The majority view from the users (63%) was that ensuring and maintaining competence of staff was being satisfactorily addressed.

However, the difficulties encountered by others included

·Availability (including timeliness, language) of species specific training courses (amphibia, farm animals, fish, birds, working on animals in the wild), including in particular, the less commonly used species; cost of appropriate training. A catalogue of available training courses would be very helpful

·Training in practical methods using non-human primates is prohibited in some Member States – N.B. this can be achieved when done under supervision and using procedures required as part of another authorised scientific project (not for educational or training purposes).

·Training requirements in some Member States are not clear for users.

·Difficulties in maintaining competences when people do not perform a procedure for a long time; no clarification of ongoing training (Continued Professional Development) requirements; ensuring that staff working outside the establishment (e.g. work in the wild) maintain and demonstrate competence; fixed frequency of retraining is providing problems for some (implied that this has little/no benefit).

·Maintaining sufficient competent staff.

·Difficulties in ensuring competence in killing of some animals e.g. wild animals which are not killed as part of the procedure; assessing competence of unusual / complex procedures not done by others.

·Separation of training by function has provided difficulties for some; in one case, formal training for animal care staff is considered to be less organised and not guaranteed.

·Training required for persons coming from outside the EU, and lack of recognition for 'on the job' learning.

·Difficulties in compelling researchers to change ways of thinking and practices which have been in use for many years

·Time resource of trainers and person responsible for training and competence.

·The position and the legal responsibilities of the person responsible for training and competence is reported to be not always as clear as it could be.

Have any changes in attitudes toward animals been noted as a result of the increased focus on competence?

A marginal positive response to this question by users.

Examples of good practice included:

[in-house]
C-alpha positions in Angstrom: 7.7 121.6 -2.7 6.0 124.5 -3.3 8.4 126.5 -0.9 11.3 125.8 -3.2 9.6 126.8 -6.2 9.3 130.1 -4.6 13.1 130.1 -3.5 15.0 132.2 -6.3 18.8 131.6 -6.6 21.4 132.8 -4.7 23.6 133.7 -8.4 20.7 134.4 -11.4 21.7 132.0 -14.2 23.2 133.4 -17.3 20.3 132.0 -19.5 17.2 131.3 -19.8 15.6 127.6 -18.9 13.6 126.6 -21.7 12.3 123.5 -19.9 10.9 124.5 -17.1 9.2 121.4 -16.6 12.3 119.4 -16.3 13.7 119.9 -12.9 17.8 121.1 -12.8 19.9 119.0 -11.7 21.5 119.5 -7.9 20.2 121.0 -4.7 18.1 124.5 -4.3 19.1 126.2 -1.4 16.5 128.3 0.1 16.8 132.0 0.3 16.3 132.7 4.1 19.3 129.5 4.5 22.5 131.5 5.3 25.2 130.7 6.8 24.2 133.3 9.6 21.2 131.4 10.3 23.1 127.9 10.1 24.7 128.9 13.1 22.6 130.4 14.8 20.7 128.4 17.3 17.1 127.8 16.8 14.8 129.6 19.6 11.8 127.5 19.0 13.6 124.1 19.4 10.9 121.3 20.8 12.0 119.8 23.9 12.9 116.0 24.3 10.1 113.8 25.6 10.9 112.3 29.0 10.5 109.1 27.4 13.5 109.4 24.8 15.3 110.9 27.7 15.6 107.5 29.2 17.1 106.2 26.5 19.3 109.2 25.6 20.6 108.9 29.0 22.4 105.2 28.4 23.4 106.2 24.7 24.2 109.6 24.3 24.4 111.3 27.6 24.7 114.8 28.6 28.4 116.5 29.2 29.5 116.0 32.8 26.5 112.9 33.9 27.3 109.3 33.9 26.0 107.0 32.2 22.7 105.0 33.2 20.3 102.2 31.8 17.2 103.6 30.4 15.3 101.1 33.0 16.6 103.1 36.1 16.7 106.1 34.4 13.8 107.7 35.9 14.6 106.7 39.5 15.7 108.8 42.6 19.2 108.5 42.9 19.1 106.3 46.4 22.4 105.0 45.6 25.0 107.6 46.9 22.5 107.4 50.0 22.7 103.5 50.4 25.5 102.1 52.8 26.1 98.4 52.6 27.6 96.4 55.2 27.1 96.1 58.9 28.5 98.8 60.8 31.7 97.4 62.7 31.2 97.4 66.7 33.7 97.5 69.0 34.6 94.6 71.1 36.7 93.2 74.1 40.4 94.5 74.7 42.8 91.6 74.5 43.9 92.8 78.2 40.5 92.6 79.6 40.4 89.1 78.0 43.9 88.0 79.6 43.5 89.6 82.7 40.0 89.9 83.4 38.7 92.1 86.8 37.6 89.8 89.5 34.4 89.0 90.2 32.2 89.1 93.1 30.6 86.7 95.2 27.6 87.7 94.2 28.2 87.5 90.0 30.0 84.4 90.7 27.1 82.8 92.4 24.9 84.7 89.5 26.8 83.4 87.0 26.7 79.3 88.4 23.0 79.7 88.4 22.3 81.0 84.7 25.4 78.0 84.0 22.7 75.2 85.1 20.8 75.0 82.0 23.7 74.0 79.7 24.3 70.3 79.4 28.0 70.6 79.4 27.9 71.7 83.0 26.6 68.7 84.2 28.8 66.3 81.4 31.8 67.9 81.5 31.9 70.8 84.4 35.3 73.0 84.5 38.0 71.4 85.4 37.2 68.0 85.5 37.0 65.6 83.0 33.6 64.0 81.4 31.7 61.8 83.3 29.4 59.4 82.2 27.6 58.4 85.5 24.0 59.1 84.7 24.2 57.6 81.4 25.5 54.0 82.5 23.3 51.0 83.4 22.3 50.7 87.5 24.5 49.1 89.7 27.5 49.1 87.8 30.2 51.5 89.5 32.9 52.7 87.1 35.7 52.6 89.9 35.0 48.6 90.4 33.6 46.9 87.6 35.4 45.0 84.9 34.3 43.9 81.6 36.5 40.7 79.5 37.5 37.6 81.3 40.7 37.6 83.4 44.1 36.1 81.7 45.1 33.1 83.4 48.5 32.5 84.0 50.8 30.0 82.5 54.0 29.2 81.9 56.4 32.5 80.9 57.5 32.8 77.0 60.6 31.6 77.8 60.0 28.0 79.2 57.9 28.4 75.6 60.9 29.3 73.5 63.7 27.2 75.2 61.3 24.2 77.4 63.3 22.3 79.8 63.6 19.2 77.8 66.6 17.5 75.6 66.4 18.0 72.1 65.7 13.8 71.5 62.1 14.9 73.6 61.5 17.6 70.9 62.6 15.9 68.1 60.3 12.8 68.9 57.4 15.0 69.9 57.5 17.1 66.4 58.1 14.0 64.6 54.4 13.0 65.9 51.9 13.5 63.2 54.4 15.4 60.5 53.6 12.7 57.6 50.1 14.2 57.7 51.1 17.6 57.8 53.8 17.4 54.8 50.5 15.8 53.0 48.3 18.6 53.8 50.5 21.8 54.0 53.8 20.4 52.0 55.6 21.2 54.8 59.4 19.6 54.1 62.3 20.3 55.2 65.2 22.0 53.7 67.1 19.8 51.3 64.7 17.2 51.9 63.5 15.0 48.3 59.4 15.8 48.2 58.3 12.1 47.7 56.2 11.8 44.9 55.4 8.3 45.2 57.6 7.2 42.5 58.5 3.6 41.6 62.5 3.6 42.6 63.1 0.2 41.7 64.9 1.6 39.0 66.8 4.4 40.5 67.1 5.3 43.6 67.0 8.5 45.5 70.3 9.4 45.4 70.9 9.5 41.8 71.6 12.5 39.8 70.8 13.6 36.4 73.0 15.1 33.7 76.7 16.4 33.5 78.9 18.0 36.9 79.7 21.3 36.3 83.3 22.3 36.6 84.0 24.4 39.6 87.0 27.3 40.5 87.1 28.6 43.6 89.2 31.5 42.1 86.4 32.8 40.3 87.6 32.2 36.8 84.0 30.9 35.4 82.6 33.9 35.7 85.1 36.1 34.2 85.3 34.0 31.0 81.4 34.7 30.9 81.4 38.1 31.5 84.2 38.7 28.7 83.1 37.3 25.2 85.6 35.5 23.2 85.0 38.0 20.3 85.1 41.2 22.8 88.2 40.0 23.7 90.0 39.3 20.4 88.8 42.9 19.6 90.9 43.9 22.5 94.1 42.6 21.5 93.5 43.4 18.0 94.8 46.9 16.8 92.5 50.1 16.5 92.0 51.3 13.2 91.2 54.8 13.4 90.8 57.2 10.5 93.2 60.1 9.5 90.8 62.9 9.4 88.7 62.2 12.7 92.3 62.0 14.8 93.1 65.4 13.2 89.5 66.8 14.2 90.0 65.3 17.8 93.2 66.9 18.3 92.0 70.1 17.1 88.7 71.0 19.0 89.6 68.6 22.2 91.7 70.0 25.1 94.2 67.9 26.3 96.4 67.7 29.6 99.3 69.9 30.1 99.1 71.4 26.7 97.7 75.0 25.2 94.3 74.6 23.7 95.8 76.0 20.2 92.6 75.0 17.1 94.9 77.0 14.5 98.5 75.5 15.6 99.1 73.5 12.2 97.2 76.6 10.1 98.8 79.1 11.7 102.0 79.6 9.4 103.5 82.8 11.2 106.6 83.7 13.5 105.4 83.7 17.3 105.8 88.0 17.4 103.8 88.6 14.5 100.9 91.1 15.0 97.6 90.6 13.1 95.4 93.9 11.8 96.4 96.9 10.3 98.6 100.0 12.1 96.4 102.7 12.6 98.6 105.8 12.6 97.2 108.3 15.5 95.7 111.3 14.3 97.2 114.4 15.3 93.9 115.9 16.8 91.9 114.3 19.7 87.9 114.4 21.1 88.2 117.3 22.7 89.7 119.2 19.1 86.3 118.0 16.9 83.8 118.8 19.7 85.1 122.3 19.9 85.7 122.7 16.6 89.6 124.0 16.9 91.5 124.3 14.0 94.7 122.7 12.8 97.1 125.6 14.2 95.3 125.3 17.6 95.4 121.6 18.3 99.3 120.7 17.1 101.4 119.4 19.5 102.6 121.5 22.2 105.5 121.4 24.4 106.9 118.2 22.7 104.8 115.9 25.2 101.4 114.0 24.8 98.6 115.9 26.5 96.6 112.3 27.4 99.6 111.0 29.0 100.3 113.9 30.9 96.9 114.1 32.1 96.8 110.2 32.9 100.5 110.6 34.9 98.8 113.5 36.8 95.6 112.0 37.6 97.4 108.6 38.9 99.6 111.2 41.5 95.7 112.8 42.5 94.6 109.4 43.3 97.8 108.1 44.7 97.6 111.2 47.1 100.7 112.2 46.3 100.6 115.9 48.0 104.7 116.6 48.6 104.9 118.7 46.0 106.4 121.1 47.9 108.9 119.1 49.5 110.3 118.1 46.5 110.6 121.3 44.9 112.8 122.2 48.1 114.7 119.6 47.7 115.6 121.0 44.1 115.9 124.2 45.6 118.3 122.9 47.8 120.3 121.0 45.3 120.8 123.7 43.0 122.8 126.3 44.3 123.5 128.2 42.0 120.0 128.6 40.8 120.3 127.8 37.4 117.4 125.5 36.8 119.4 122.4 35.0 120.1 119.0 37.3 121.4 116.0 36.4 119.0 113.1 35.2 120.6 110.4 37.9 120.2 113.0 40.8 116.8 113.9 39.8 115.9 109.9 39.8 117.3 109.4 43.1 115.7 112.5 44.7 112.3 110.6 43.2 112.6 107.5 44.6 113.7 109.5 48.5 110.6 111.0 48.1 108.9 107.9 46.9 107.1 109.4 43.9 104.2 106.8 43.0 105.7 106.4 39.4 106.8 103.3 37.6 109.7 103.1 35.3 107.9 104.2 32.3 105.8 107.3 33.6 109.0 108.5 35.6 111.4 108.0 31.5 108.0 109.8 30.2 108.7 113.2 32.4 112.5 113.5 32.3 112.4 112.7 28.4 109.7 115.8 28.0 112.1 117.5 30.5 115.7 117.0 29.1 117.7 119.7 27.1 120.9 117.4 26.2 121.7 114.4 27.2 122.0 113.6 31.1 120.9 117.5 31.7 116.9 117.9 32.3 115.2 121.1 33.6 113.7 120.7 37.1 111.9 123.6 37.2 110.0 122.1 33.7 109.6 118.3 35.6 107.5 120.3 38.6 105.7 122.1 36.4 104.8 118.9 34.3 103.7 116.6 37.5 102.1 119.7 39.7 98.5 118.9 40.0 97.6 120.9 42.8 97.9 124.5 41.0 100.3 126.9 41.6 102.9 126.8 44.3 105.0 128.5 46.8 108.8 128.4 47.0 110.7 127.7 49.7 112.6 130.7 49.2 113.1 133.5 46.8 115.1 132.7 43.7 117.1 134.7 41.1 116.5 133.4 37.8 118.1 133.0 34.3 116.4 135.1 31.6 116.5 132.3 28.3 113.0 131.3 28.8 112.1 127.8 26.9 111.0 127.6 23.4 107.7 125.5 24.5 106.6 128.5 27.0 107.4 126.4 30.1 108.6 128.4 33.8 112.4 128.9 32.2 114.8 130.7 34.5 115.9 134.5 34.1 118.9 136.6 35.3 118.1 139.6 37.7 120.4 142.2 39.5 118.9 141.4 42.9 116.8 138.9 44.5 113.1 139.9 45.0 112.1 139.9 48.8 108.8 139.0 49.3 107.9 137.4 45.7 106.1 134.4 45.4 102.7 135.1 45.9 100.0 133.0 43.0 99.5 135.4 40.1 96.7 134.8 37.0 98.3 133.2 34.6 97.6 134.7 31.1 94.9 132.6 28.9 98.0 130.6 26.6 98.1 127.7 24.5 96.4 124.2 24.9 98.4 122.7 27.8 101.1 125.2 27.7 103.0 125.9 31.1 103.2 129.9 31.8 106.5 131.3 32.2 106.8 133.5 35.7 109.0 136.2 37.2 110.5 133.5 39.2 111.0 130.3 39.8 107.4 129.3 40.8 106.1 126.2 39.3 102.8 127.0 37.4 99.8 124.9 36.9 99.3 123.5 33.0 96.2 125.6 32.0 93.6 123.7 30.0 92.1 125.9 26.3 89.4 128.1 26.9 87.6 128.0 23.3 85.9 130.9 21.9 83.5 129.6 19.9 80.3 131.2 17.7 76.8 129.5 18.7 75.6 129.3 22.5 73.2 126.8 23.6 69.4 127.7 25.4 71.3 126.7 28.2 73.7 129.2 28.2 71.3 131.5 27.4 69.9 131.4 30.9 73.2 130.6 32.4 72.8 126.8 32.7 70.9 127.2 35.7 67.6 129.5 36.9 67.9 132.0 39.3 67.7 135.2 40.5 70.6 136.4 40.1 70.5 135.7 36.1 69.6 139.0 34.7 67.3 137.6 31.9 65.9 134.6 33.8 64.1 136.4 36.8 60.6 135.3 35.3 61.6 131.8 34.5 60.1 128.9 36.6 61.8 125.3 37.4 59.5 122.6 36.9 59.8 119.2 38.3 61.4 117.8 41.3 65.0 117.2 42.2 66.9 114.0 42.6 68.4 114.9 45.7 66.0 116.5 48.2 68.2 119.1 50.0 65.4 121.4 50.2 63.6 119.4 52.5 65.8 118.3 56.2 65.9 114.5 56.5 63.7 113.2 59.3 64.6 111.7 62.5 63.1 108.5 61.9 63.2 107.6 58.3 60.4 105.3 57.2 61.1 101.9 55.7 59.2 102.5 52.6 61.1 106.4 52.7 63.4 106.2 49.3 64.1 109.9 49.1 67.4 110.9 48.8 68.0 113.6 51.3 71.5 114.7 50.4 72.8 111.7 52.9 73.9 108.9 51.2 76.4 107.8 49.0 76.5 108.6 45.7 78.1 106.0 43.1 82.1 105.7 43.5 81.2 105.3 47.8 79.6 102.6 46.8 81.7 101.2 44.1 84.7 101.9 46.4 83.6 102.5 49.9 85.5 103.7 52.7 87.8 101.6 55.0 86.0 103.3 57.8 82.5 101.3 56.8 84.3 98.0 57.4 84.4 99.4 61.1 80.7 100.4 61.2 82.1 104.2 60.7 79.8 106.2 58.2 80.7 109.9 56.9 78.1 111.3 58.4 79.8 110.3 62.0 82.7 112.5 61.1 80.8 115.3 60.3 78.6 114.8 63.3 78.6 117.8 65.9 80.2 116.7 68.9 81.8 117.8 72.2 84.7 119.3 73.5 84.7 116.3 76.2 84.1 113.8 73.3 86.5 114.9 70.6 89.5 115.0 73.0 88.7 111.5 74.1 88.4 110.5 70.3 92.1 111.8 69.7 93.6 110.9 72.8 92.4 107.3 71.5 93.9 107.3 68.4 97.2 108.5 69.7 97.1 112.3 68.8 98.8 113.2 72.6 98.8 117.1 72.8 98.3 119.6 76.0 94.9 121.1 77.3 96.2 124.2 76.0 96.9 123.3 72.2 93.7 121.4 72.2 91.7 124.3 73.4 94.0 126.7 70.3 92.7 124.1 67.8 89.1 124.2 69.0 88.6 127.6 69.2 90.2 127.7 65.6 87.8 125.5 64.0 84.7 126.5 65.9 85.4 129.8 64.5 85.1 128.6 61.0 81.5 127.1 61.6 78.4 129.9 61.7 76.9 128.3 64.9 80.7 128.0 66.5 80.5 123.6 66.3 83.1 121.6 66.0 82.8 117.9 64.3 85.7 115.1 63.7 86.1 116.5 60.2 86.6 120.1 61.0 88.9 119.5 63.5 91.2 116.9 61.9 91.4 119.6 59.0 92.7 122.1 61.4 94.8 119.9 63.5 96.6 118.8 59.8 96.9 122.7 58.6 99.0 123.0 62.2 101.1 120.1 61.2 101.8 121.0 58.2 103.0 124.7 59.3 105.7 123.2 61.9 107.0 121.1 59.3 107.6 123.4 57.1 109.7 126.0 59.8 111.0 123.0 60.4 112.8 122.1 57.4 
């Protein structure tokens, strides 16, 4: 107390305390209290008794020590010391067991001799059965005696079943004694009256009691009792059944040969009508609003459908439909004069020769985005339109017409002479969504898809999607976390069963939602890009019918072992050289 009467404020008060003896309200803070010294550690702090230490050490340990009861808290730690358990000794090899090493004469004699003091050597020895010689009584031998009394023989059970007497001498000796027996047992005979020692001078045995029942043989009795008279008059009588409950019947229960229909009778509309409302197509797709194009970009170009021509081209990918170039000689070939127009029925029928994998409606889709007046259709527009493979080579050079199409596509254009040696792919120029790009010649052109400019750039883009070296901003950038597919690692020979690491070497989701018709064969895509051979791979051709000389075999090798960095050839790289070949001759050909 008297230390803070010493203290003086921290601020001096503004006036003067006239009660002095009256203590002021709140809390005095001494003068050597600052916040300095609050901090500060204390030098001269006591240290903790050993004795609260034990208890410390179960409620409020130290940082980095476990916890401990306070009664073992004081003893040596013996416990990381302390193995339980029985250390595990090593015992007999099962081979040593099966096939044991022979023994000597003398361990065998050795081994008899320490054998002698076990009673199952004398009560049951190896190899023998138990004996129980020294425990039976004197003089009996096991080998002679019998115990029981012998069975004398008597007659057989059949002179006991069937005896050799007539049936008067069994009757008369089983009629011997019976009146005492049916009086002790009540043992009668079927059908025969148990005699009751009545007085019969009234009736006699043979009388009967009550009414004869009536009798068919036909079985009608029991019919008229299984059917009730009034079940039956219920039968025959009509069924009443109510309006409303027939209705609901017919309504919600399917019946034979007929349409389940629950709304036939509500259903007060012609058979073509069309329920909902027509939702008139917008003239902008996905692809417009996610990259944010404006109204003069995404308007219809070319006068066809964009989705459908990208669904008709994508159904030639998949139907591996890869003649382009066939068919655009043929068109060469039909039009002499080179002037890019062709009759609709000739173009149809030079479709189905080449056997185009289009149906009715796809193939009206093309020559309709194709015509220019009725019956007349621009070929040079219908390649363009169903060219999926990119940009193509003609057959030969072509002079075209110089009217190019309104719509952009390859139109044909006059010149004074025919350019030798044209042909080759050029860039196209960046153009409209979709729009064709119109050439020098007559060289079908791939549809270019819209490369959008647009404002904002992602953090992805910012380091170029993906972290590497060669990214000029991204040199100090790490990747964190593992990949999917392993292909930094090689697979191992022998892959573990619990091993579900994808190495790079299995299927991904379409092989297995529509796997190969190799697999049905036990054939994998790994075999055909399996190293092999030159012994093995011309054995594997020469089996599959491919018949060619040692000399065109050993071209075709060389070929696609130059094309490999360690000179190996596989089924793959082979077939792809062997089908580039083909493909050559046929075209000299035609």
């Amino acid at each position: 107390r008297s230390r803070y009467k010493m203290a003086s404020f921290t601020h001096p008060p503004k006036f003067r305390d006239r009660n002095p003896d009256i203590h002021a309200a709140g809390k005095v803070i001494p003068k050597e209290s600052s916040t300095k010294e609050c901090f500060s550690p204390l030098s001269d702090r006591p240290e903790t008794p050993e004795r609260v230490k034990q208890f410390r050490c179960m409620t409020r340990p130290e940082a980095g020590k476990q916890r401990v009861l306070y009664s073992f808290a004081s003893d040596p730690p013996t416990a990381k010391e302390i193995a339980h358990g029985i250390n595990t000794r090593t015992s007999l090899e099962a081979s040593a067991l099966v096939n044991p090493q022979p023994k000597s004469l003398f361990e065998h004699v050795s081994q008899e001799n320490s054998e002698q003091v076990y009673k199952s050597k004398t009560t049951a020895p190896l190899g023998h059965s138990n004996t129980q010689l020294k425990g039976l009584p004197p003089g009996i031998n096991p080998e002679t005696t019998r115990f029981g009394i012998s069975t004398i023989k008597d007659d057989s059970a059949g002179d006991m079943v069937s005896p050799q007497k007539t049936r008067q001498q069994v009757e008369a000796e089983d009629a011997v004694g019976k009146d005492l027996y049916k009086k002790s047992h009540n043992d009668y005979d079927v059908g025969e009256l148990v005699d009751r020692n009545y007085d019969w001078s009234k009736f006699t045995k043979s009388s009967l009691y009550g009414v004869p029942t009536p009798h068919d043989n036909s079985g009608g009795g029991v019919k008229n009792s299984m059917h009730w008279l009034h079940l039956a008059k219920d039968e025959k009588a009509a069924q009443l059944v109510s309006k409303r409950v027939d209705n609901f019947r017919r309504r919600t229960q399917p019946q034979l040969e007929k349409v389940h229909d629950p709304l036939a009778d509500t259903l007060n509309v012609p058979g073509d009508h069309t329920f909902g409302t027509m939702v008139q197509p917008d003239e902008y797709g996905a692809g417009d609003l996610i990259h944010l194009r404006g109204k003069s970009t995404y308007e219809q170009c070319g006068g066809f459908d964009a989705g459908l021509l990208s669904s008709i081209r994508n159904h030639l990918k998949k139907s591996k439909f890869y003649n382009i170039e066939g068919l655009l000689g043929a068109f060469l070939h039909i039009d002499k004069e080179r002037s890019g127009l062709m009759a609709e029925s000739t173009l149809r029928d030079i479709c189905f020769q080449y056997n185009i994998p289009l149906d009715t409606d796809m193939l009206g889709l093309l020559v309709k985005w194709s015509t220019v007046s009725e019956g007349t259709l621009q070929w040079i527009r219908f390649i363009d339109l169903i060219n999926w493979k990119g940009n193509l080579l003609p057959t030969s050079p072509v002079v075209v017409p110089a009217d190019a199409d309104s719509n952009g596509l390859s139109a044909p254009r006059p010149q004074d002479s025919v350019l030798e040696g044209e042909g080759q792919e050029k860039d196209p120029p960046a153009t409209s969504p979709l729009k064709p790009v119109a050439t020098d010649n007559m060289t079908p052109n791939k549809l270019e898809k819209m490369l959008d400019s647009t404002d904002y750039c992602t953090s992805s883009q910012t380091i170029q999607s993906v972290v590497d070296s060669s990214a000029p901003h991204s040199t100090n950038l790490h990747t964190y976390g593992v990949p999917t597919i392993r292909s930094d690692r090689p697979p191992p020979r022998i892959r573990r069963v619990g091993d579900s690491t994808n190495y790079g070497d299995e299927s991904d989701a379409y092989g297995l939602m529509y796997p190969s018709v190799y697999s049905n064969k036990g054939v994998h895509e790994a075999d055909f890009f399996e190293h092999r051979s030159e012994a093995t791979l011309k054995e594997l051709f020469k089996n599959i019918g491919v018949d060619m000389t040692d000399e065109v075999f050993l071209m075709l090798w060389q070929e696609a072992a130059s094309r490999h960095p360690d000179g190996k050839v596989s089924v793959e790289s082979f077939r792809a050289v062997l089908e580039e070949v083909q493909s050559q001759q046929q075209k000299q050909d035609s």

·“Establishing a culture of care within the organisation.”

·“An ethos of continuous improvement has been started.”

·“Better training has led to better welfare, better recognition of pain, better understanding of animal behaviours and requirements under different circumstances”

·“Working towards better definitions and application of endpoints.”

2.3.2 Other named, responsible persons in Articles 24 and 27

There has been a requirement for establishments to appoint other named persons, including a Designated Veterinarian (Article 27). Whilst this position was already established in several Member States, in others, users reported significant improvements due to the formal appointment of this role. The Designated Veterinarian's input to AWB discussions was considered valuable, and a number of Member States mandate the Designated Veterinarian as a permanent member of the AWB. The Designated Veterinarians had a significant impact in developing the training for and, assisting in the training of, other staff.

There seems to be some difficulty with the recognition and implementation of the role for the person responsible for information (Article 24(1)(b)), in particular with their input on scientific considerations of animal models and their use. This role was rarely mentioned suggesting little impact, but the need for co-ordinated and focussed information dissemination of many types (not just information on species) was considered essential by many users, animal protection organisations and those with a specific interest in alternatives. Development of this role including further guidance for it may be of value to contribute to the improvement in availability of relevant, up to date information promoting replacement, refinement and reduction, as well as species specific information.